The beginning of The Cooking Gene: A Journey Through African American Culinary History in the Old South finds author Michael Twitty sporting a host of cultural and ethnic identities: African American, gay, Jewish. While his homosexuality is something he’s been contending with ever since he was an adolescent, and while his Judaism was a result of a choice to convert, a feeling of deep belonging to something into which he had not been born, his African American identity—though the most visible of them all—feels shaky, lacking in a steady foundation of heritage and history. For Black Americans, Twitty argues, the search for identity involves a degree of persistence and determination not fostered by most people. Even for Twitty, who was repeatedly taken to the South as a child for family reunions and memorial services, seeking out his genealogy and family history required sorting out stories both written and spoken, uncovering lies and omissions, and forcing demons awake.
As an Ashkenazi Jewish woman raised in Israel, I’ve often pondered the decision making process that goes into certain Holocaust survivors’ not to share their trauma with their children and grandchildren. While the motivation—protecting their loved ones from a past too bloody to relive, protecting themselves from reawakening demons—is clear and understandable, it always seems to me that the method misses its mark. A child growing up in the shadow of atrocities past will always sense what isn’t being spoken. Not learning the truth can lead to conjecture often bordering on the fairytale—a guesswork that could grow monstrous, worse even than the truth. When children try to imagine history, it can be even darker, more shameful, and more twisted than the real thing.
Twitty calls this “blood memory”—recollections of a past not individually lived. The genetic charge inherited through years of oppression and fear experienced by ancestors. The things we know, deep inside, without knowing we know them.
But while, for my Israeli-born friends and I, the process of unraveling the trauma of Jewish Holocaust survivors could be performed in the relative safety of a state designed around our wellbeing, for African Americans, the revelation must happen on the same dirt and within the same nation that inflicted the hurt. How were his grandparents and other relatives who lived through slavery supposed to tell young Twitty that the land in which he was born was the same one that had betrayed him? How could they reveal to him that many of them at one time were viewed as inheritable possessions rather than individuals? Property rather than people?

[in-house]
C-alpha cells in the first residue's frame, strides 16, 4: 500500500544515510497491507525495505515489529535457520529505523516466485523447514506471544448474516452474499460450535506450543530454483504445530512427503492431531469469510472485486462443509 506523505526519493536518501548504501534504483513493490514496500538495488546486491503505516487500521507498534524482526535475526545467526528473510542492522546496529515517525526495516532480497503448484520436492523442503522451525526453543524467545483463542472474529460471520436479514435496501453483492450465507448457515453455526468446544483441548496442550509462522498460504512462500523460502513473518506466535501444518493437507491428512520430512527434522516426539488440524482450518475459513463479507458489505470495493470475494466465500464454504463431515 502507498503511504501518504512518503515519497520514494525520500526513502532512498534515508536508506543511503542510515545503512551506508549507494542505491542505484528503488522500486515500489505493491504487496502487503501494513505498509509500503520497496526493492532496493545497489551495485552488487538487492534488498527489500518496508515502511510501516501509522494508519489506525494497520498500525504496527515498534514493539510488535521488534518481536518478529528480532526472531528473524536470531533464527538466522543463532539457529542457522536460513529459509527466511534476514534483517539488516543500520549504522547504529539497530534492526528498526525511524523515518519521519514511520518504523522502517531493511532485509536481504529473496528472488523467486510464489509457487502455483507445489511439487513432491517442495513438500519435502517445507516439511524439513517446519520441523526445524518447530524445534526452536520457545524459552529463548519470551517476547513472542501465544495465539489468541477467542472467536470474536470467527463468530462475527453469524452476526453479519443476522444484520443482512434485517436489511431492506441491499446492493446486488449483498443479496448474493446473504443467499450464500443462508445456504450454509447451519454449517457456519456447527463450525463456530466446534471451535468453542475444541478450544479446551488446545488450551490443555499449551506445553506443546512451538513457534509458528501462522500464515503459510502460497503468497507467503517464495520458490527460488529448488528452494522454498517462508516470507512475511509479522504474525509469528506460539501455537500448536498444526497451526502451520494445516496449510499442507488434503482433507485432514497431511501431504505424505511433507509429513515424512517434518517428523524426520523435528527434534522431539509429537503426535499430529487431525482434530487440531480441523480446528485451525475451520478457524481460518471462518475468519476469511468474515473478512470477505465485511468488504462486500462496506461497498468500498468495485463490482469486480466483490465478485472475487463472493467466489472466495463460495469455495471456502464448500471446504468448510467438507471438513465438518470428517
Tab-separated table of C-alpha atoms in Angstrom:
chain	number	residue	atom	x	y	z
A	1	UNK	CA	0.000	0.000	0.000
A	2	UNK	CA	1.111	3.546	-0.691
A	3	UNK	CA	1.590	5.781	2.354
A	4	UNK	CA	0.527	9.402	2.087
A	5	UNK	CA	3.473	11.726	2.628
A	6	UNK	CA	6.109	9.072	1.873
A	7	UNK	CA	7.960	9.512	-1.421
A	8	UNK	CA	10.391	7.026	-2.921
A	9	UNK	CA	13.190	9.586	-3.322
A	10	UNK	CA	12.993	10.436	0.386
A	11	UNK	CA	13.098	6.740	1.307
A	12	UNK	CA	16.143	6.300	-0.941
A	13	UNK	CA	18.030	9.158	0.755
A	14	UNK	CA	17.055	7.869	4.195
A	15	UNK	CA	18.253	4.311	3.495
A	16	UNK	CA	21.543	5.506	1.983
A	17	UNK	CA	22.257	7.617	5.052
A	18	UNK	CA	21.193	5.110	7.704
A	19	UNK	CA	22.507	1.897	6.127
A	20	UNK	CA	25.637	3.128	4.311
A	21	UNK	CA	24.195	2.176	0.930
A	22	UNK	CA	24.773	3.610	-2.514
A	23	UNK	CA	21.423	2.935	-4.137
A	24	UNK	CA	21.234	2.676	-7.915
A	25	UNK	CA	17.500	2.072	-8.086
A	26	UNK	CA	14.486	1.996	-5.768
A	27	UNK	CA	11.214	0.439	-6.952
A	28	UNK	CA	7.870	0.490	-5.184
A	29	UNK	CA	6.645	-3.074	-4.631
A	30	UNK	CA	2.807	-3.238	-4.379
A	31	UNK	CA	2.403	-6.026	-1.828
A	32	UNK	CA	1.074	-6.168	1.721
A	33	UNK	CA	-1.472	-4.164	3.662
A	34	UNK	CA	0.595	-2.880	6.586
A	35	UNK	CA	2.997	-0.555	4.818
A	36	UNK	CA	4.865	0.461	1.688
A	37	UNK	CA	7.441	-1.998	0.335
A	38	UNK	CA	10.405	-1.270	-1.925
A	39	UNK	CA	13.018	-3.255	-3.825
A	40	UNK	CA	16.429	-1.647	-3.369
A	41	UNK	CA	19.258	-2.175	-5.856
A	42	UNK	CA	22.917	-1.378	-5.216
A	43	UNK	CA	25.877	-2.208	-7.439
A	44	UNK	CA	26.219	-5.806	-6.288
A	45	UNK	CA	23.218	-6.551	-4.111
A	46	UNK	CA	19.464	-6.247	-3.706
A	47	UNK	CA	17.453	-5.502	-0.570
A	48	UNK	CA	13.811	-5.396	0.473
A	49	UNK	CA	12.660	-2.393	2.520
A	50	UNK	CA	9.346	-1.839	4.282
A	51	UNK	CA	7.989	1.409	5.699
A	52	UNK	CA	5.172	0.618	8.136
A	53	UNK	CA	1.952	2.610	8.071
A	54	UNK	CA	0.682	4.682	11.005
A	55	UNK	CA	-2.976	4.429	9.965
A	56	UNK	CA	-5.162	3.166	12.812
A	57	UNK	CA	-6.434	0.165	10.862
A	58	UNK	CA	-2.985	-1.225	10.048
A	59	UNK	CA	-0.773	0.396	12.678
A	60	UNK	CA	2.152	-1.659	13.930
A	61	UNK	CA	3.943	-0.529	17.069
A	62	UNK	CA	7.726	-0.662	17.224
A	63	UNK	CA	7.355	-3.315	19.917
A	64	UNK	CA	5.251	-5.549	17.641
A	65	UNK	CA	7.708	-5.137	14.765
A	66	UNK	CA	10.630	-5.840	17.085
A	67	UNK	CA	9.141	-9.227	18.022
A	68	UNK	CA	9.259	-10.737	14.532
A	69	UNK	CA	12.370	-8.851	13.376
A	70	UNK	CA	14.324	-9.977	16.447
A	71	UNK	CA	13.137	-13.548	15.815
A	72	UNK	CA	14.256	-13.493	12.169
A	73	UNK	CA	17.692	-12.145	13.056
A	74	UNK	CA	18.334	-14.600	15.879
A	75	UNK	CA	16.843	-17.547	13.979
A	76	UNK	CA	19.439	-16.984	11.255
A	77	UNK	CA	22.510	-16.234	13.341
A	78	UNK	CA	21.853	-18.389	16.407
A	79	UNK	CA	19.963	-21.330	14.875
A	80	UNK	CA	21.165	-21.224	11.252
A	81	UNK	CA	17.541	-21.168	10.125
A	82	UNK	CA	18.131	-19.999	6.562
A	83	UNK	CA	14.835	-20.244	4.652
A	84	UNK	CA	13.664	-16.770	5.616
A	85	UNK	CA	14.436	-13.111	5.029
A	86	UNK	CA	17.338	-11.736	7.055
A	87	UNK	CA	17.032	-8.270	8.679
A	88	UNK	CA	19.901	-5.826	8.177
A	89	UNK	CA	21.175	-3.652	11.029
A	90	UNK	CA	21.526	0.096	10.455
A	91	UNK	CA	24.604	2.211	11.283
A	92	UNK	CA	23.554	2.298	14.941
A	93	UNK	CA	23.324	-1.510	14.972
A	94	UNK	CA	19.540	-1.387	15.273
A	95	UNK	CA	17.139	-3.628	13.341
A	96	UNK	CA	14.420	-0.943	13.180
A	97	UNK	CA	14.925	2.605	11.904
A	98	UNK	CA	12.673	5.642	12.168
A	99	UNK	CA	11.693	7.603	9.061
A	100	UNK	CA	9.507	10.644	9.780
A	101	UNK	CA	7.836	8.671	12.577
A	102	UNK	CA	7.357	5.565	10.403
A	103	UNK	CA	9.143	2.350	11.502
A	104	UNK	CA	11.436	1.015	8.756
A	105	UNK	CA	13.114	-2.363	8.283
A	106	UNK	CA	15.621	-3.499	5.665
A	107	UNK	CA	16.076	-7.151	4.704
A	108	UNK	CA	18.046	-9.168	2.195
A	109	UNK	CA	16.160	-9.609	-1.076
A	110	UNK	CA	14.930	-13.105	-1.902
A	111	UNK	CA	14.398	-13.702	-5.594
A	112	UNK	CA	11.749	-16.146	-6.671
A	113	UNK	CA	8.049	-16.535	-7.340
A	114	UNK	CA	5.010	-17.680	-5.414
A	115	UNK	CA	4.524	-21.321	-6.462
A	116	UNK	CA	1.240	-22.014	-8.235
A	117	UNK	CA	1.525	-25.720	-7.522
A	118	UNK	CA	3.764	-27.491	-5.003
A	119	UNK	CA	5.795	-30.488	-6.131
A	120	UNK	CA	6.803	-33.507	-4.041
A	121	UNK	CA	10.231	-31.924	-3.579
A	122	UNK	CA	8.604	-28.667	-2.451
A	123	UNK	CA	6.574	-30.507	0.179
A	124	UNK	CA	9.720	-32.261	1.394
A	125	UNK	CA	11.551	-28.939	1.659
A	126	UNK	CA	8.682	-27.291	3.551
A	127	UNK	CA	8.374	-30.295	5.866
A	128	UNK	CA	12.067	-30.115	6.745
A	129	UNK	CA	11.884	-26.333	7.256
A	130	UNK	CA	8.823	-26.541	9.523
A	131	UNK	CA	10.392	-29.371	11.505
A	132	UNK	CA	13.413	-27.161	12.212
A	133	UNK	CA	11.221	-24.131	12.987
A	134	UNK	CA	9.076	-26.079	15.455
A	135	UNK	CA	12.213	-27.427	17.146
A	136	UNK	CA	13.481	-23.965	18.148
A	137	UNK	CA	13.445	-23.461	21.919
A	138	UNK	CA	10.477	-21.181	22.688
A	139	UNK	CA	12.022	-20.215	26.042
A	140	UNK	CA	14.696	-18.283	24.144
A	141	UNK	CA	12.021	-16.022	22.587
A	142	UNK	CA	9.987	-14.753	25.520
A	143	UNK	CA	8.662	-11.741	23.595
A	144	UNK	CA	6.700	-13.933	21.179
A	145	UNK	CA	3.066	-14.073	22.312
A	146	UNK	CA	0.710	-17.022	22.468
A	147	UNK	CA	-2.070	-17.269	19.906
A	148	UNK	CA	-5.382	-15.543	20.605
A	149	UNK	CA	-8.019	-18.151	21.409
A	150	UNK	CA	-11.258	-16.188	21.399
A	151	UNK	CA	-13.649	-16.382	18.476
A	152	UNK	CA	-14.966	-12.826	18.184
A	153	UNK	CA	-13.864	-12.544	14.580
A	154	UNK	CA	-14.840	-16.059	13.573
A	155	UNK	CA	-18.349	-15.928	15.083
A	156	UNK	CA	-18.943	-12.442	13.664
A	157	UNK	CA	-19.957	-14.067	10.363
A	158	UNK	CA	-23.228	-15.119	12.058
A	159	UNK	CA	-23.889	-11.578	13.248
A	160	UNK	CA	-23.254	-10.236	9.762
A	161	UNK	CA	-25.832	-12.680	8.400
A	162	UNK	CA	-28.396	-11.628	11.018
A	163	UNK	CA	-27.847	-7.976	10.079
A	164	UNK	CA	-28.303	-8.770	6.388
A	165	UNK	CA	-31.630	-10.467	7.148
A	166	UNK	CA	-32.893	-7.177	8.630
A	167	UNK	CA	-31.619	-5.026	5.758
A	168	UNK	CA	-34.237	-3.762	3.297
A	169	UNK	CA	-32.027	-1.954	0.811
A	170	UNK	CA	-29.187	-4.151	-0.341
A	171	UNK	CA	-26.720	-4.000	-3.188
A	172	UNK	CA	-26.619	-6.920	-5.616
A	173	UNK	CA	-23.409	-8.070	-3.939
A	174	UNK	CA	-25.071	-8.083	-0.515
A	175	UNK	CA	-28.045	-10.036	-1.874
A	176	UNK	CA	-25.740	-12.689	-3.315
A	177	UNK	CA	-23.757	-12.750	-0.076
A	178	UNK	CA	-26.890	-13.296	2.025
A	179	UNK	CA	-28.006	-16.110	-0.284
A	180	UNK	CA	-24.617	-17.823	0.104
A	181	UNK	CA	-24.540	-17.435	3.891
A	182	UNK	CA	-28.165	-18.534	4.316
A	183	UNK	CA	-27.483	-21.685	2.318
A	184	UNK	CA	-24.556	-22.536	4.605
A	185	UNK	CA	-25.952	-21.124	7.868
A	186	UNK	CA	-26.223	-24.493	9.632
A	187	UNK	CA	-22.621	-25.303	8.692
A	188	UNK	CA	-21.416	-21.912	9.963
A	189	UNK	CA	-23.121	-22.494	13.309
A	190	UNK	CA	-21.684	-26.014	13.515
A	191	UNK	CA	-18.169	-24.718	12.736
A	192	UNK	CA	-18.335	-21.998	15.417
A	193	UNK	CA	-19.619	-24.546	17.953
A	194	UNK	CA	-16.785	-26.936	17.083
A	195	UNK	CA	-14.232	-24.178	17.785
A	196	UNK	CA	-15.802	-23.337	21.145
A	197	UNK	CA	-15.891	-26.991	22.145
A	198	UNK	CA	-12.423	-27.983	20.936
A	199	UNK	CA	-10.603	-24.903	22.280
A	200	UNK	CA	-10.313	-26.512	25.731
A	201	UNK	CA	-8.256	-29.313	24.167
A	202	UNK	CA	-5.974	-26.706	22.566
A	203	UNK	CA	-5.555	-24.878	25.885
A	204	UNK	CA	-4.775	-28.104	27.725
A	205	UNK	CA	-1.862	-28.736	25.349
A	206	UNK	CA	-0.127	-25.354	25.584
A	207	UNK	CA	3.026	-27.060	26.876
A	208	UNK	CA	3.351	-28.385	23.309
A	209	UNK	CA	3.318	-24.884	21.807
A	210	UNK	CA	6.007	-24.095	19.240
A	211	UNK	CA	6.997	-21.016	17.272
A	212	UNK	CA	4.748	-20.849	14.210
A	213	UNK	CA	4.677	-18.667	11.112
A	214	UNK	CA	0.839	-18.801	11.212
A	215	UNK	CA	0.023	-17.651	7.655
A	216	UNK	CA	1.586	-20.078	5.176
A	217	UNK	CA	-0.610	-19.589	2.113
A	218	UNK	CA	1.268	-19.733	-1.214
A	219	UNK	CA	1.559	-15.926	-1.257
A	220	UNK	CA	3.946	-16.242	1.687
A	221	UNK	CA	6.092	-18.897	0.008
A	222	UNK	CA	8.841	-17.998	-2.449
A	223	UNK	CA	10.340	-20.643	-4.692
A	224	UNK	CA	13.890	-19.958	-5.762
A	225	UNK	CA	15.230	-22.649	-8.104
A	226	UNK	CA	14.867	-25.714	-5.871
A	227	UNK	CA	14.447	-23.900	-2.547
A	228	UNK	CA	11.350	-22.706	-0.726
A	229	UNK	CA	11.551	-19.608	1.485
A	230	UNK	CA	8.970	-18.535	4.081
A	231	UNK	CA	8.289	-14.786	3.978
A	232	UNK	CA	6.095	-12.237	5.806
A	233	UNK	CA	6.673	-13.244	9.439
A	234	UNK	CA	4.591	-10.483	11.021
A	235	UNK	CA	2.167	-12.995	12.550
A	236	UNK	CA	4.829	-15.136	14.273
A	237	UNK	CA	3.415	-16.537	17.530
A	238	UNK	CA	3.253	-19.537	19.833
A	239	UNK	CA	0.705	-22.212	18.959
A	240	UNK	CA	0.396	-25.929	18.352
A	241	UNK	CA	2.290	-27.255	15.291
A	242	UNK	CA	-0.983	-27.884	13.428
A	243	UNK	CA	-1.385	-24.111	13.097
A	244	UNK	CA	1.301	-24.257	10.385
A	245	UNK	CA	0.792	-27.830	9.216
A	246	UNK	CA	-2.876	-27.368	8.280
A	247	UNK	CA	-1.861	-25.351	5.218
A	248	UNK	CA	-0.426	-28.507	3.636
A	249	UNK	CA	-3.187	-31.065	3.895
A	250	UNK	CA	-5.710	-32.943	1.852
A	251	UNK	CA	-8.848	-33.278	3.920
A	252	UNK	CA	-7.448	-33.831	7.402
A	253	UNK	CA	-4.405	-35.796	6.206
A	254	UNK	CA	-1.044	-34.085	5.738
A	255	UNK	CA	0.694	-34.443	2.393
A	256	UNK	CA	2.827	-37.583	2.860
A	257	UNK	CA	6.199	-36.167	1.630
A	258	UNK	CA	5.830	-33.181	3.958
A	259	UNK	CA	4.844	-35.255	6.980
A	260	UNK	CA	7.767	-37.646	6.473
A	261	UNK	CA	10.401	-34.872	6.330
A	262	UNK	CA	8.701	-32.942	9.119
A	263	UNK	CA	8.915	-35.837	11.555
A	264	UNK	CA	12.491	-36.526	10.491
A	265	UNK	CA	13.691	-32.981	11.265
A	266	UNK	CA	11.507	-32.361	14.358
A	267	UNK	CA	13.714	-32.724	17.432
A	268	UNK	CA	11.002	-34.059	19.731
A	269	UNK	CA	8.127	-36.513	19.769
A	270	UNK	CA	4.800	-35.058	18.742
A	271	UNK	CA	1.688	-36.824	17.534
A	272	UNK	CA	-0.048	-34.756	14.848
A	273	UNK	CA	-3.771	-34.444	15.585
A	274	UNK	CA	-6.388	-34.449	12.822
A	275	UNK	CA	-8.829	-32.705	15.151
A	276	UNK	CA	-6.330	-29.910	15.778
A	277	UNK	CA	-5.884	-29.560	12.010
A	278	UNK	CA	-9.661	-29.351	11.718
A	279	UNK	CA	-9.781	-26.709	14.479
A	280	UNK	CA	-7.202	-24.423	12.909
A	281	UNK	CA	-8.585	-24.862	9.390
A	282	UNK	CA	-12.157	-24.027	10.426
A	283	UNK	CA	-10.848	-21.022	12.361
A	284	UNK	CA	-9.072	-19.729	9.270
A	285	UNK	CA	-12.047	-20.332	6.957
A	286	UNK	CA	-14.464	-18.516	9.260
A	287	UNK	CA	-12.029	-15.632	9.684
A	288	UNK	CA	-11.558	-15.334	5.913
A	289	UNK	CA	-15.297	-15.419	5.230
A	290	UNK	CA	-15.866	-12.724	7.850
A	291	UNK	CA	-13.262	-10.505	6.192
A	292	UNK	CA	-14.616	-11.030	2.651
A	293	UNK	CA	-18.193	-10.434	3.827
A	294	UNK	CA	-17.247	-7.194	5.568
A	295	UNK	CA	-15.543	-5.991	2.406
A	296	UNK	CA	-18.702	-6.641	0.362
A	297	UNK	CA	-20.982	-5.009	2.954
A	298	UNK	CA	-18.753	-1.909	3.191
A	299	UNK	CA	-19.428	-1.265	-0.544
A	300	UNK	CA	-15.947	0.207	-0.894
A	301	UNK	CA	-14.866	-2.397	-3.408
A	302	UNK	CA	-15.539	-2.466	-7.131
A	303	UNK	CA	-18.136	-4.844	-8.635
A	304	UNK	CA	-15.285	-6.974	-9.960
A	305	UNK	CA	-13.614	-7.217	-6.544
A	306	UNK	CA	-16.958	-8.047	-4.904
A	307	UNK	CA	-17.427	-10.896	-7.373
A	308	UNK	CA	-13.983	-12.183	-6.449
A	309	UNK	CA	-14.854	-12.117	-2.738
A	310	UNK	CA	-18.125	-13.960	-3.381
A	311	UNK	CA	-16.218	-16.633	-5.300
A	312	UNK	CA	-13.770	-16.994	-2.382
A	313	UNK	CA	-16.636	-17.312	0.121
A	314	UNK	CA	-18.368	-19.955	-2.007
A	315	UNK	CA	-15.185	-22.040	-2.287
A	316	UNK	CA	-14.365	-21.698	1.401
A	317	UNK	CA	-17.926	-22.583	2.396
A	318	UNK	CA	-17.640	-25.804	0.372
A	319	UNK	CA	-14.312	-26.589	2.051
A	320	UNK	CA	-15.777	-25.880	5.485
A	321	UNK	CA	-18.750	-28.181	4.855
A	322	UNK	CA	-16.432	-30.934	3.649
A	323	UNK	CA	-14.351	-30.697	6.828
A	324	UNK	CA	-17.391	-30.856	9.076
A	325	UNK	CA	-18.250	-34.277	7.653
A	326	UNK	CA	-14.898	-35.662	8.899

Still, he had to find out. Through persistent interviews with relatives, historians, and activists, he began the journey that would take him all over the country and ultimately, to Africa. DNA testing (of which he’d done plenty) could only take him so far.
While he learns, through this journey, an abundance of information about the origins of his varying ancestors (and discovers some previously lost relations), the results are, to a great extent, inconclusive and depend on additional data being gathered from other family members, as well as more data regarding the African American population at large. If anything, all this research and testing, revealing ancestors from Scandinavia, the Middle East, and many different African ethnic groups, only expands and blurs the borders of his identity. Twitty leans into the multitudinous quality of his lineage, imagining the many places and people to which he might be connected.
But accepting that the truth is more complicated and multilayered than one might have hoped requires a language through which to enter the fray. And for Twitty, the best way to communicate and explore is through cooking. Throughout his life, the kitchen was the place where truth always found Twitty. It was where he first came out to his mother. Where he first felt kinship toward Jewish tradition. And where he decided to delve as deeply as possible, willingly losing himself, into the culinary history of his ancestors. Traveling across the American South, sometimes accompanied by collaborators in what he dubs the “Southern Discomfort Tour,” Twitty visits the remains of plantations and their kitchens. Speaking to veteran culinary experts and reading historic and personal accounts, Twitty slowly uncovers not only the types of dishes and manners of preparation that were common among Black populations (both free and enslaved) in the South but also the lineage of different foods: crops like sugar, corn, yams, and black-eyed peas; dishes inspired by what enslaved Africans brought with them from their homelands; meals taught to them upon arrival. Twitty observes how each new population that arrived introduced new ways of preparing foods and new languages with which to speak of them. He also steps literally into the shoes of his forefathers: wearing the kind of clothes they would have worn, using the same—and now obsolete—tools, and taking the time, avoiding shortcuts, to do things as closely to how they would have.